There are certain requirements when a firm is making a personal recommendation to a retail client about taking money from a pension.
Firms are expected to consider all of the relevant circumstances, including:
- the client's investment objectives, need for tax-free cash and state of health;
- current and future income requirements, existing pension assets and the relative importance of the plan, given the client's financial circumstances; and
- the client's attitude to risk, making sure any discrepancy is clearly explained between his or her attitude to an income withdrawal, uncrystallised funds pension lump sum payment or purchase of a short-term annuity and other investments.
I think these three statements should form the basis of assessing the suitability of any withdrawal.
Occasionally we hear: “It’s the clients money, they should be able to do with it what they wish”.
While this is true, it's worth going back to one of the first rules in the Conduct of Business Sourcebook, which states:
“A firm must act honestly, fairly and professionally in accordance with the best interests of its client.”
If a client's requesting to withdraw money from their pension for reasons other than retirement, then we need to consider the impact of that withdrawal on their future retirement plans.
This is why having a complete understanding of the client's objectives, state of health, the need for the money and the current and future income requirements is so important for us as a profession in order to form the basis of our opinion.
How we approach income sustainability
When working on behalf of advisers, we typically use a cashflow planning tool to identify what the cashflow looks like without the withdrawal and what it looks like after a withdrawal.
If taking money out is detrimental to the client's retirement plans, then the adviser needs to consider what the client's options are.
Do they really need this money, and what might running out of money mean for them in future?
Of course, any analysis is caveated because none of us has a crystal ball to predict investment returns and future needs.
But having some idea of the impact of doing something is better than having no idea.
The questions that then arise are around what assumptions to use for investment growth, inflation and the age at which the client/s might pass away.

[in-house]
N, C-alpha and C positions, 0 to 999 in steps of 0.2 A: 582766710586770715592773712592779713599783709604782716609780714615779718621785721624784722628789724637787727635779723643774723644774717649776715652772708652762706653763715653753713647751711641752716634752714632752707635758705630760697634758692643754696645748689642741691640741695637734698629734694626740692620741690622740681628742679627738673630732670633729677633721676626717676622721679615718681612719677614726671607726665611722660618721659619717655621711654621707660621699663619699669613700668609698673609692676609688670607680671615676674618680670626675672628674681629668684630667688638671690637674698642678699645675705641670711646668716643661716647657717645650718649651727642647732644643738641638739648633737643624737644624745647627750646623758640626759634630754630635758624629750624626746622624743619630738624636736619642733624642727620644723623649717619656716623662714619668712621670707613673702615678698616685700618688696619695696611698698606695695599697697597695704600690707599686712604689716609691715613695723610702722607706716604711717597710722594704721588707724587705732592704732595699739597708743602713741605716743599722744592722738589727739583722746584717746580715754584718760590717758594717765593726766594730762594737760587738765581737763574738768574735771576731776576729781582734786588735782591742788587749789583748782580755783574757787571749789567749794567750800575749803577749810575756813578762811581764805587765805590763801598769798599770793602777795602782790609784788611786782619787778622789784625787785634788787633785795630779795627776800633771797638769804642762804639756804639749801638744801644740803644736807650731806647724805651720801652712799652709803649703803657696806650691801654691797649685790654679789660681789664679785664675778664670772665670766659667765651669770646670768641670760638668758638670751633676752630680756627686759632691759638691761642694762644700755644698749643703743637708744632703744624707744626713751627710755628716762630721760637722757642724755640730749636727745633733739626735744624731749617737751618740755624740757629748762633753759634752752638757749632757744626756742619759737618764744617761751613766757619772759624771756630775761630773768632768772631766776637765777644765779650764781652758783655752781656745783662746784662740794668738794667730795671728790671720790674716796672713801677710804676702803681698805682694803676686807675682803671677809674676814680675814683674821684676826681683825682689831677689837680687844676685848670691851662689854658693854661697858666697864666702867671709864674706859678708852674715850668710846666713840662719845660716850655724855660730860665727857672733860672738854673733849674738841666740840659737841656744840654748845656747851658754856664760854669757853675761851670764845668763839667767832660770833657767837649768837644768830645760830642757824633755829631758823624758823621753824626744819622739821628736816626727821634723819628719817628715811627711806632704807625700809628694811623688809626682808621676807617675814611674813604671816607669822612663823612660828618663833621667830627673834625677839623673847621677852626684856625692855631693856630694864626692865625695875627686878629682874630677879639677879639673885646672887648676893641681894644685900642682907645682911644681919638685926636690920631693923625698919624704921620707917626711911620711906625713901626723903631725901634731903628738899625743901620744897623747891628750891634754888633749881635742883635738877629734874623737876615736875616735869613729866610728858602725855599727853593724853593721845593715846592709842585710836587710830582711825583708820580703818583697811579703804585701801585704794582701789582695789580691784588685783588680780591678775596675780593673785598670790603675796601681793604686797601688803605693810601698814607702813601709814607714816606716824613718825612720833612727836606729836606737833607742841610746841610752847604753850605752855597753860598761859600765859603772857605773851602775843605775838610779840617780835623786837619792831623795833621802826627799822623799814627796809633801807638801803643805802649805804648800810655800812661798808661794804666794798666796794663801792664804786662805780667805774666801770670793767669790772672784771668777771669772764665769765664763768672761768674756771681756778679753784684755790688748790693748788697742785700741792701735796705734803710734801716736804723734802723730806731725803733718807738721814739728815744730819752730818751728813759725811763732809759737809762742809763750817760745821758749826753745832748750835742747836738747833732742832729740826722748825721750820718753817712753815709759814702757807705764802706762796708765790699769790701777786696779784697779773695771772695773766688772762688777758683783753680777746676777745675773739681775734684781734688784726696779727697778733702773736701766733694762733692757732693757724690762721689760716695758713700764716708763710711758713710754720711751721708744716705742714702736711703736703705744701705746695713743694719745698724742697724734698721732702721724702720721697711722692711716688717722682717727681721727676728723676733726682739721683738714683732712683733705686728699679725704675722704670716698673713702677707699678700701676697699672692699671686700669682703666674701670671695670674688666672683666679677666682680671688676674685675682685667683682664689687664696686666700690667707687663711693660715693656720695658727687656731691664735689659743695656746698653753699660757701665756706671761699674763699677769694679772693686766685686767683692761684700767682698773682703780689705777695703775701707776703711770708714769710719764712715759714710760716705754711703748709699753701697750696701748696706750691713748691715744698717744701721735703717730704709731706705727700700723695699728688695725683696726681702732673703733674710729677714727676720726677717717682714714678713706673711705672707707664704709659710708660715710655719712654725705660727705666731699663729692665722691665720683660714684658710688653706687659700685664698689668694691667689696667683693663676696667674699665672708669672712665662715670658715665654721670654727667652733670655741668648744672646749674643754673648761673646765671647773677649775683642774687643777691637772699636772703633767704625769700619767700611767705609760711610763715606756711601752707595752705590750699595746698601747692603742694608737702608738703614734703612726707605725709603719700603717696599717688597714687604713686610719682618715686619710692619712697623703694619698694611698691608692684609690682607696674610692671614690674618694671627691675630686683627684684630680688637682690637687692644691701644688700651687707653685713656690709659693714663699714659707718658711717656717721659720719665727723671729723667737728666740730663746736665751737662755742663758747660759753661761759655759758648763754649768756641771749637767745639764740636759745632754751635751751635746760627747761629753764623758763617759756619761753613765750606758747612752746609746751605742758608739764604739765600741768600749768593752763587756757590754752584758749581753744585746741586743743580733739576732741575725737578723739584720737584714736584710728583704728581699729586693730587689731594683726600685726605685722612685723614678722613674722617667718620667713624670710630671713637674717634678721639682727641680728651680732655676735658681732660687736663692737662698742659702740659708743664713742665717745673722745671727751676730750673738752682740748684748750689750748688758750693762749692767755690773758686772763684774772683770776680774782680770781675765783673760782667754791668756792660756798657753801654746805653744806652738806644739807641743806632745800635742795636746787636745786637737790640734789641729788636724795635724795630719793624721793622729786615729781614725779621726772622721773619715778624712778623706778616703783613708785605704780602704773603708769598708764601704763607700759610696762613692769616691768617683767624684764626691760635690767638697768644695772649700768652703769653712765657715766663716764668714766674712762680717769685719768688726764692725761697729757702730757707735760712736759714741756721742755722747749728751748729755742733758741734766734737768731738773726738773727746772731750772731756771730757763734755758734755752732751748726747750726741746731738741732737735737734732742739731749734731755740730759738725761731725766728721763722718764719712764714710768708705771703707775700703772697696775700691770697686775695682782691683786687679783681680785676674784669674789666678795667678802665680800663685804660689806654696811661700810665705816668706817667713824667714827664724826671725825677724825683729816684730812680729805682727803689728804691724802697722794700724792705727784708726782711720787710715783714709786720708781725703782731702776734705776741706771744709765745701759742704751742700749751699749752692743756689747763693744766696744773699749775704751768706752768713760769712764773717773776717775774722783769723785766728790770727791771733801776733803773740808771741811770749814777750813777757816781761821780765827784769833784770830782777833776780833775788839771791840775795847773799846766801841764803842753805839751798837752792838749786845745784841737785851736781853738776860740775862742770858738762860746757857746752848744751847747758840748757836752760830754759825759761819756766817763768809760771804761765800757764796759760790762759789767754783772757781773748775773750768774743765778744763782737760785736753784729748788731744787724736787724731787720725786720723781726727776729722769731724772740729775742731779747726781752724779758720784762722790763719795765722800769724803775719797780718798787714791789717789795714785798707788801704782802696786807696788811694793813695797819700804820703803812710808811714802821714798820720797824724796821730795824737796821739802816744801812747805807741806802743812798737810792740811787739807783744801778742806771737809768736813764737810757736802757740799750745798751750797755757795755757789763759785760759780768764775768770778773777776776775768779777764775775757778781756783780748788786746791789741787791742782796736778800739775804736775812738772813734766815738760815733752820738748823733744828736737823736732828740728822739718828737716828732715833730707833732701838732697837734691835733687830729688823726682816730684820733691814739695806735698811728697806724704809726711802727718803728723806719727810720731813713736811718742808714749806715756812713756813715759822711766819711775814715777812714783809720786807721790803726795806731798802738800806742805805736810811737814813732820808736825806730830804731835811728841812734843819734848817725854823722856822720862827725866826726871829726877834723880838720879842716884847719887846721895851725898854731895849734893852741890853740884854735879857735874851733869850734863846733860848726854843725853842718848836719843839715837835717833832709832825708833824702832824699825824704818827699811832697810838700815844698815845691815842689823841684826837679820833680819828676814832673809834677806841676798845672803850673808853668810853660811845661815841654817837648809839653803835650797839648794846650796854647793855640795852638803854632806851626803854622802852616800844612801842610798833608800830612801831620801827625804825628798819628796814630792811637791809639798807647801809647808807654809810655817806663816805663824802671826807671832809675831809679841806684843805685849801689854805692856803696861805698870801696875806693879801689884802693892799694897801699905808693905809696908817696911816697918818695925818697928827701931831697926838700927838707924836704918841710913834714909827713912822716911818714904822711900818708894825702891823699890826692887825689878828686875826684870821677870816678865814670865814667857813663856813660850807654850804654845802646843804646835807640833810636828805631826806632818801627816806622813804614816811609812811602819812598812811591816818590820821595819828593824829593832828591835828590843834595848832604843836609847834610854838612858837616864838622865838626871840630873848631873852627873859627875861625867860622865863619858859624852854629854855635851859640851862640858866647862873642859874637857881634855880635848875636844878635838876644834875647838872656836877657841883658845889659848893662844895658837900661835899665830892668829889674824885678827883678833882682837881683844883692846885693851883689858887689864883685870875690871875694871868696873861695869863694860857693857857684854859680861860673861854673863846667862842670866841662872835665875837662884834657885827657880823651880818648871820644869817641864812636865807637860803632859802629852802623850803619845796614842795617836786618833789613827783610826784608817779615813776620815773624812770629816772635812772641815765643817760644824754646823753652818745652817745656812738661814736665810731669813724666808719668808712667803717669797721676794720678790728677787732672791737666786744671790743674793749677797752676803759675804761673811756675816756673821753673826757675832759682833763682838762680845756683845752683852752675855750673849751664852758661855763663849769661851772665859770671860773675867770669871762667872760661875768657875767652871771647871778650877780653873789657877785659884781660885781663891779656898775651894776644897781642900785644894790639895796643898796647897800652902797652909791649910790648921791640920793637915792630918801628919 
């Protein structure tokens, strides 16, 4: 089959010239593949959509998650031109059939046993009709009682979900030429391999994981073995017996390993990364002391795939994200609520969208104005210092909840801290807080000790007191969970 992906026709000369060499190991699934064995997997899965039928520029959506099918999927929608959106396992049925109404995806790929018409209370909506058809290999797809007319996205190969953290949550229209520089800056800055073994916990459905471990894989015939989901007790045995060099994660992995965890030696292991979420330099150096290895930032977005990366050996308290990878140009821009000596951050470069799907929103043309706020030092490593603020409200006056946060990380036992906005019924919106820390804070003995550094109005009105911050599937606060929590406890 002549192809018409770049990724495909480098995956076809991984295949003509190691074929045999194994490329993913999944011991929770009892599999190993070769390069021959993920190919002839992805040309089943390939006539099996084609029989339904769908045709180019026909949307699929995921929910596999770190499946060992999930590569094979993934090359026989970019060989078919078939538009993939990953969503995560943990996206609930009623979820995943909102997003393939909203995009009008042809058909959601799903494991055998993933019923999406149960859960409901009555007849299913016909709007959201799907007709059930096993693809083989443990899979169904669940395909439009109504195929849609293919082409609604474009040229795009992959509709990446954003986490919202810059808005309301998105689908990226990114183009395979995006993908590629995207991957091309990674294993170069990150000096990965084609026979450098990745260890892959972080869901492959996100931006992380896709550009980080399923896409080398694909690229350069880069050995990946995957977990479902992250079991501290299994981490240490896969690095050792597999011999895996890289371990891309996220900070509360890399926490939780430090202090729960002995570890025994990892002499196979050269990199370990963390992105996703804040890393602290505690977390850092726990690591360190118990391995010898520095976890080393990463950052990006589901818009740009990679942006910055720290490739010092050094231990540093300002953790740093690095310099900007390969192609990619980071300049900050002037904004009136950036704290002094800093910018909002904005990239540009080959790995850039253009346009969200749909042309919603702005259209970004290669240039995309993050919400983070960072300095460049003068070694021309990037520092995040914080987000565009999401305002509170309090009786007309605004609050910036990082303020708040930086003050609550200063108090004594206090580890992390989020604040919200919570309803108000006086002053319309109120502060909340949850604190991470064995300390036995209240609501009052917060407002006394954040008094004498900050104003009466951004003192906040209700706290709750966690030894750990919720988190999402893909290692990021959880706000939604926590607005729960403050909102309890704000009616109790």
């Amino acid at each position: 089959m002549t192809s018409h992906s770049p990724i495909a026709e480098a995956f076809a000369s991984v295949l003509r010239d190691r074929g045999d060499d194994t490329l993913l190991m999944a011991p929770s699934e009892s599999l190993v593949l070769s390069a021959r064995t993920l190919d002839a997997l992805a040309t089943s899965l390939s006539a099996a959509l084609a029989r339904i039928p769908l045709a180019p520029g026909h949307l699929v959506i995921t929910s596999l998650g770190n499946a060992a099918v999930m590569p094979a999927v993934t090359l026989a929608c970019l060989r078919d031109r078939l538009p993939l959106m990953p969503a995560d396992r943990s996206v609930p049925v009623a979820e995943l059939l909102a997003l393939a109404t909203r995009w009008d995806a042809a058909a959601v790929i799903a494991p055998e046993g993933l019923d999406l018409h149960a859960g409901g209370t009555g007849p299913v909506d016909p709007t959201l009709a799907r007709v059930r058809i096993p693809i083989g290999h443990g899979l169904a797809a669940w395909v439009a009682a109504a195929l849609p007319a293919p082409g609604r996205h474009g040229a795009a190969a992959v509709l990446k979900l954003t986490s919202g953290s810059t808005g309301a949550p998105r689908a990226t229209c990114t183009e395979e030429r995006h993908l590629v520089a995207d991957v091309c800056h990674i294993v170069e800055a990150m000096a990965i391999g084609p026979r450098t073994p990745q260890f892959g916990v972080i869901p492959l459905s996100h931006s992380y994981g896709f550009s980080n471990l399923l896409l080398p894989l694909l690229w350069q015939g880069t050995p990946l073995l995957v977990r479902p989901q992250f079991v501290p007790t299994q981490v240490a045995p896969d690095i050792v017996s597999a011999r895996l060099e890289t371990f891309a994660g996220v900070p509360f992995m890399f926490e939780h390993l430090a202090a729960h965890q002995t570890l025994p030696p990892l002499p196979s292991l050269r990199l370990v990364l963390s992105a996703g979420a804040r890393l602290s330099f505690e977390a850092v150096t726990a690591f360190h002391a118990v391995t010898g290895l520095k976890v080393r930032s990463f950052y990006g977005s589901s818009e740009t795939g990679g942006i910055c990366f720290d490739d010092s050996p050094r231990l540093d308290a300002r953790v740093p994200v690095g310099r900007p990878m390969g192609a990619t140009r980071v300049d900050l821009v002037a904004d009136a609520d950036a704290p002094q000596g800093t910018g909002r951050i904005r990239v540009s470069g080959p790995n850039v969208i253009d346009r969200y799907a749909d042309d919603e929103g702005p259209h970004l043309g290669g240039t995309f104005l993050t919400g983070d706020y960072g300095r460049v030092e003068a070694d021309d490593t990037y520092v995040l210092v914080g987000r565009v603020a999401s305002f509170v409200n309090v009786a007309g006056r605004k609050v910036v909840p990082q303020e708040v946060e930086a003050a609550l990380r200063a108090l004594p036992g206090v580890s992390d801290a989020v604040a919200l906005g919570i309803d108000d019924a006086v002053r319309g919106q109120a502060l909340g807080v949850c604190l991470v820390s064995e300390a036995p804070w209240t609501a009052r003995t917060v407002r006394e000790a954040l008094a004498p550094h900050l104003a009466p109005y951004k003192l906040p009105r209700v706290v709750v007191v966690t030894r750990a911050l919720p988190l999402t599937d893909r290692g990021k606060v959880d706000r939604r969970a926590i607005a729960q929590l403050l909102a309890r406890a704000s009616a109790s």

We typically use the Office for National Statistics data for life expectancy.
Where a client has underlying medical conditions, we recommend advisers obtain an enhanced annuity quote which then puts us in a more informed position as to how long the client might live.
Investment growth assumptions vary from firm to firm.
Some people use the FCA’s anticipated growth figures for each asset class, and calculate the anticipated growth for their portfolios based on the risk profile asset allocation.
Yet we have found these rates result in a very low anticipated rate of growth which will rarely outstrip the impact of charges and inflation.
We tend to use the average return of the various Investment Association (IA) sectors of the last 10 years and apply that to our clients' portfolios.
Alternatively we use the IA Mixed Equity sector returns that best matches the client's risk profile.
We believe that so long as you have a documented process, this is an acceptable way of making these types of assumptions.
Inflation is a difficult one.
I was in my early teens in the 1980s, when interest rates were at all-time highs.
To return to this kind of environment, especially given the current situation, seems very unlikely. But with growing debt levels around the globe, could we see a return to inflation at those levels? I hope not.
We tend to average out a combination of both the Retail Prices Index and the Consumer Prices Index to arrive at a meaningful figure.
Here again we believe that providing your process is documented and has some substance behind it, you should be okay.
What's the alternative?
Without wanting to sound like an advert, the online tool from Timeline provides a credible way of demonstrating income sustainability as it allows you to run thousands of different scenarios based on many years of historic market and mortality data.
The output offers a percentage chance of the client running out of money before a particular age.
CashCalc offers a similar tool, as I'm sure do others.
I think without something like this it's very difficult to meaningfully demonstrate sustainability, especially for something like drawdown reviews.
A word on annuities
One of the points the regulator is hot on at the moment is assessing the client's attitude to secure income versus flexible income.
A lot of the problems in this space are around the framing of the questions.
Asking a client whether or not they'd prefer to have their pension money pass to their chosen beneficiaries rather than die with them will only result in one answer.
Likewise, asking a client whether they'd have preferred the salary they received over the past 30 years to be linked to investment returns or to be guaranteed, would probably also only result in one answer.
Having a real understanding of a client's needs and objectives and how they might feel if they were to run out of money - for me this a far easier conversation to have now rather than later.
The alternative is to have it when they are 80 and have to explain that perhaps they should haven’t built that conservatory after all.
Ultimately, this all comes down to knowing your clients. The better we do that, the better outcomes we can create for them.